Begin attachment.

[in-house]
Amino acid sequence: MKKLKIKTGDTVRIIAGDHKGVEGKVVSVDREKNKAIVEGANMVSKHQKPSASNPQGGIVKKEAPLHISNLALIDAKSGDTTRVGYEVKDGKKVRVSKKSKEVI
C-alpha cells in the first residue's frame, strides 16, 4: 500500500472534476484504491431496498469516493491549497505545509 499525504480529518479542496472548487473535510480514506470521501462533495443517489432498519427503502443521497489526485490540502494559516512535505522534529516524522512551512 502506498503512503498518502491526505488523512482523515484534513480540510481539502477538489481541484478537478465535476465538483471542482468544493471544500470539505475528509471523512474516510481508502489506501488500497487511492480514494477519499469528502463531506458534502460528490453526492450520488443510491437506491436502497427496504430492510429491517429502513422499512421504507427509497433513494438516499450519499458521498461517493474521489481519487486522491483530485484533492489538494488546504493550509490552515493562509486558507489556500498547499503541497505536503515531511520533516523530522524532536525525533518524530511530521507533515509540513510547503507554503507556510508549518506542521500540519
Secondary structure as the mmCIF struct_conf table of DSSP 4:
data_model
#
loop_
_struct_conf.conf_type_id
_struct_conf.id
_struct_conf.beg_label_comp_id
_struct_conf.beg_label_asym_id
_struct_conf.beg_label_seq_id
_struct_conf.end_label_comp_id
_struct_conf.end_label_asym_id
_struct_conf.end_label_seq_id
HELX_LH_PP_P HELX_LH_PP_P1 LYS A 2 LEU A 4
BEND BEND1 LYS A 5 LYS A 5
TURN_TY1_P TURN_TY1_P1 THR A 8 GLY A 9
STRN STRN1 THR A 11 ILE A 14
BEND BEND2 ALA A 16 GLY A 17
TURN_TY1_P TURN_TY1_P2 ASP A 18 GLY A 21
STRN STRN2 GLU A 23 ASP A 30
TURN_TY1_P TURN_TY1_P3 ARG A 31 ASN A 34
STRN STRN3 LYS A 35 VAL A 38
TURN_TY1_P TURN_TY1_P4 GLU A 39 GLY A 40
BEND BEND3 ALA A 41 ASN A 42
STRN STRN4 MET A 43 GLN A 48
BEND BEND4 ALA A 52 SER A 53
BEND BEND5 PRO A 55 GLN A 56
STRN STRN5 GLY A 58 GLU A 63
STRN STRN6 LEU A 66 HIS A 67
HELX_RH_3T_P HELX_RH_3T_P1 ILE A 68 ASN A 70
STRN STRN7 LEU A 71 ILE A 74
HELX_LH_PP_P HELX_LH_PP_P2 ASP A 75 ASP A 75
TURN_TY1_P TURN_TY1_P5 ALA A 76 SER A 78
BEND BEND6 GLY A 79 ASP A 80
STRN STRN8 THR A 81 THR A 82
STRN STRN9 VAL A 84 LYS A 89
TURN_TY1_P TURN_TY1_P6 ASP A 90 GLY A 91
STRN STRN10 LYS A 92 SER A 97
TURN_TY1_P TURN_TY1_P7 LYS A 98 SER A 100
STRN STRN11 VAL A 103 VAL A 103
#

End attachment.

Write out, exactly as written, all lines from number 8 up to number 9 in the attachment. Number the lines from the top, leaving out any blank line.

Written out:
_struct_conf.conf_type_id
_struct_conf.id